Archive for April 2006

Eric Sink on the Business of Software 07 Apr

Book image: Eric Sink on the Business of Software“Did I ever tell you the story of my first business?

“Let me see if I can remember the whole thing. I was fourteen, I think. They were running some kind of a TESOL summer institute at the University of New Mexico, and I was hired to sit behind a desk and make copies of articles from journals if anybody wanted them.

“There was a big urn full of coffee next to the desk, and if you wanted coffee, you helped yourself and left a quarter in a little cup. I didn’t drink coffee, myself, but I did like donuts and thought some nice donuts would go well with the coffee.”

Foreword to “Eric Sink on the Business of Software”

Internship in Graphic Design 10 Apr

If you know a student in graphic design or web design looking for a paid summer internship in New York City, tell them about Fog Creek!

The Development Abstraction Layer 11 Apr

A young man comes to town. He is reasonably good looking, has a little money in his pocket. He finds it easy to talk to women.

He doesn't speak much about his past, but it is clear that he spent a lot of time in a soulless big company.

He is naturally friendly and outgoing, and quietly confident without being arrogant. So he finds it easy to pick up small gigs from the job board at the local Programmer's Cafe. But he rapidly loses interest in insurance database projects, vanity web pages for housewives, and financial calculation engines.

The Development Abstraction Layer

Muriel Spark, 1918-2006 15 Apr

“‘You begin,’ he said, ‘by setting your scene. You have to see your scene, either in reality or in imagination. For instance, from here you can see across the lake. But on a day like this you can’t see across the lake, it’s too misty. You can’t see the other side.’ Rowland took off his reading glasses to stare at his creative writing class, whose parents’ money was being thus spent: two boys and three girls around sixteen to seventeen years of age, some more, some a little less. ‘So,’ he said, ‘you must just write, when you set your scene, “the other side of the lake was hidden in mist.” Or if you want to exercise imagination, on a day like today, you can write, “The other side of the lake was just visible.” But as you are setting the scene, don’t make any emphasis as yet. It’s too soon, for instance, for you to write, “The other side of the lake was hidden in the fucking mist.” That will come later. You are setting your scene. You don’t want to make a point as yet.’”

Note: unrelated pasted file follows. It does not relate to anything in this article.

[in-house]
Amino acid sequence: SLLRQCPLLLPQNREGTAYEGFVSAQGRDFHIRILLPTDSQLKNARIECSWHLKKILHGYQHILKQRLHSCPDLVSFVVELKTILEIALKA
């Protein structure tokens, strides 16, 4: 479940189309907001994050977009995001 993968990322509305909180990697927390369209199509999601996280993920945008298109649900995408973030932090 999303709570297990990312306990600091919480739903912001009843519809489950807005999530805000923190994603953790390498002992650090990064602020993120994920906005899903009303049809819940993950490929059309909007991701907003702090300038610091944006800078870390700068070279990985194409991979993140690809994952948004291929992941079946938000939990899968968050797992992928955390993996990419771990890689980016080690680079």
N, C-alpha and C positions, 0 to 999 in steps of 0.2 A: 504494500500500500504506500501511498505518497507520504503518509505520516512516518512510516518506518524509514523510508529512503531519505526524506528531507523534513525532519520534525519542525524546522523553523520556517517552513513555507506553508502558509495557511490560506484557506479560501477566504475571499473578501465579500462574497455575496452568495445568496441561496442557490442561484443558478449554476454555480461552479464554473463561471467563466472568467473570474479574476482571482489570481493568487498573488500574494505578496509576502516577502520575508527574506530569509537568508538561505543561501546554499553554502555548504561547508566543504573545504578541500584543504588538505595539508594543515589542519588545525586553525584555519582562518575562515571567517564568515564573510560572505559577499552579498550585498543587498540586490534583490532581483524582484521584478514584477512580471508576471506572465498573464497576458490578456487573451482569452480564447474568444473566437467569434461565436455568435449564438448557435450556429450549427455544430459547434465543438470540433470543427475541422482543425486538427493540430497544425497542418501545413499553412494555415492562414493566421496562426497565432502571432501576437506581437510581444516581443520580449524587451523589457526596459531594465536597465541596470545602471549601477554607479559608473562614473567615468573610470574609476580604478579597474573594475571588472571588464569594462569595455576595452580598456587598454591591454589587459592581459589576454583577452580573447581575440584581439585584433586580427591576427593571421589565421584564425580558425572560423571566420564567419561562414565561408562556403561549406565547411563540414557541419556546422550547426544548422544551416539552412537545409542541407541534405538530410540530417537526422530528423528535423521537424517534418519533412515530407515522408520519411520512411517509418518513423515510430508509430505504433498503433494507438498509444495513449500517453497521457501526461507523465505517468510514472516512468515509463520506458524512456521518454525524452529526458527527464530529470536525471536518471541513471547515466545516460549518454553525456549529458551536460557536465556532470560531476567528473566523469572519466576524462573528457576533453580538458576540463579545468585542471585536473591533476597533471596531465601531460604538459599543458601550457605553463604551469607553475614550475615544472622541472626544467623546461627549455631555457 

— from The Finishing School

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Historical Archive

1111 posts over 14 years. Everything I’ve ever published is right here.

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